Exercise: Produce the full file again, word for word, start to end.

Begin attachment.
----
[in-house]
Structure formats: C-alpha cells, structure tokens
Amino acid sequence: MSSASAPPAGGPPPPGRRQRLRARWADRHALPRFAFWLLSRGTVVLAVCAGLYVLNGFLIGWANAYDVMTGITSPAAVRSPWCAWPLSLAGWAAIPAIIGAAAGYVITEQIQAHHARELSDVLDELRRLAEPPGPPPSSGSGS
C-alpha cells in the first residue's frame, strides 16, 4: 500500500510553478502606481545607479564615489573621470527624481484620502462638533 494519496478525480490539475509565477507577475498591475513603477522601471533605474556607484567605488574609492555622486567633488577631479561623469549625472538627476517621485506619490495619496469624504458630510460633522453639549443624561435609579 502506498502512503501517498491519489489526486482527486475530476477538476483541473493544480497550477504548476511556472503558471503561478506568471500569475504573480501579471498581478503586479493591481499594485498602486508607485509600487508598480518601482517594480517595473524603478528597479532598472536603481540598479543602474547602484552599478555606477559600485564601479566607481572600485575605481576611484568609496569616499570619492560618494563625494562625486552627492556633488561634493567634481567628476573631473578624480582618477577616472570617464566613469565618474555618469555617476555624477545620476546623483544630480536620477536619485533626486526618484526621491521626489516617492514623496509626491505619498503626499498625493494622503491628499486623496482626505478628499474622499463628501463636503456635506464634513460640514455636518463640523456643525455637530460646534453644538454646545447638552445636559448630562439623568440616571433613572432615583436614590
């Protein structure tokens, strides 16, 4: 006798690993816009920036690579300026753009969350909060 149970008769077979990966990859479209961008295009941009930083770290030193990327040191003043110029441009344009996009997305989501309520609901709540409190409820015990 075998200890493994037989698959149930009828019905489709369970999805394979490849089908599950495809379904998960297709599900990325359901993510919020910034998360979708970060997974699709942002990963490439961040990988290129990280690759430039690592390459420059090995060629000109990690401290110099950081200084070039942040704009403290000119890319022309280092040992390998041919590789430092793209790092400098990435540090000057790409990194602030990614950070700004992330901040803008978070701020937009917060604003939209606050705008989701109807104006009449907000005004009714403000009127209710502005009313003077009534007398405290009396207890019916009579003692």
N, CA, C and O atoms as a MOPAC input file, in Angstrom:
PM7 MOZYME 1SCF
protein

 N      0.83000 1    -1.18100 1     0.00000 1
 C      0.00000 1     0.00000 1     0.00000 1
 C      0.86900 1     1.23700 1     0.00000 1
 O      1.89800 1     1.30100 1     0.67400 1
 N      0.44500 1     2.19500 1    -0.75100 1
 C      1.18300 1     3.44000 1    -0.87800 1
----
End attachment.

[in-house]
Structure formats: C-alpha cells, structure tokens
Amino acid sequence: MSSASAPPAGGPPPPGRRQRLRARWADRHALPRFAFWLLSRGTVVLAVCAGLYVLNGFLIGWANAYDVMTGITSPAAVRSPWCAWPLSLAGWAAIPAIIGAAAGYVITEQIQAHHARELSDVLDELRRLAEPPGPPPSSGSGS
C-alpha cells in the first residue's frame, strides 16, 4: 500500500510553478502606481545607479564615489573621470527624481484620502462638533 494519496478525480490539475509565477507577475498591475513603477522601471533605474556607484567605488574609492555622486567633488577631479561623469549625472538627476517621485506619490495619496469624504458630510460633522453639549443624561435609579 502506498502512503501517498491519489489526486482527486475530476477538476483541473493544480497550477504548476511556472503558471503561478506568471500569475504573480501579471498581478503586479493591481499594485498602486508607485509600487508598480518601482517594480517595473524603478528597479532598472536603481540598479543602474547602484552599478555606477559600485564601479566607481572600485575605481576611484568609496569616499570619492560618494563625494562625486552627492556633488561634493567634481567628476573631473578624480582618477577616472570617464566613469565618474555618469555617476555624477545620476546623483544630480536620477536619485533626486526618484526621491521626489516617492514623496509626491505619498503626499498625493494622503491628499486623496482626505478628499474622499463628501463636503456635506464634513460640514455636518463640523456643525455637530460646534453644538454646545447638552445636559448630562439623568440616571433613572432615583436614590
């Protein structure tokens, strides 16, 4: 006798690993816009920036690579300026753009969350909060 149970008769077979990966990859479209961008295009941009930083770290030193990327040191003043110029441009344009996009997305989501309520609901709540409190409820015990 075998200890493994037989698959149930009828019905489709369970999805394979490849089908599950495809379904998960297709599900990325359901993510919020910034998360979708970060997974699709942002990963490439961040990988290129990280690759430039690592390459420059090995060629000109990690401290110099950081200084070039942040704009403290000119890319022309280092040992390998041919590789430092793209790092400098990435540090000057790409990194602030990614950070700004992330901040803008978070701020937009917060604003939209606050705008989701109807104006009449907000005004009714403000009127209710502005009313003077009534007398405290009396207890019916009579003692």
N, CA, C and O atoms as a MOPAC input file, in Angstrom:
PM7 MOZYME 1SCF
protein

 N      0.83000 1    -1.18100 1     0.00000 1
 C      0.00000 1     0.00000 1     0.00000 1
 C      0.86900 1     1.23700 1     0.00000 1
 O      1.89800 1     1.30100 1     0.67400 1
 N      0.44500 1     2.19500 1    -0.75100 1
 C      1.18300 1     3.44000 1    -0.87800 1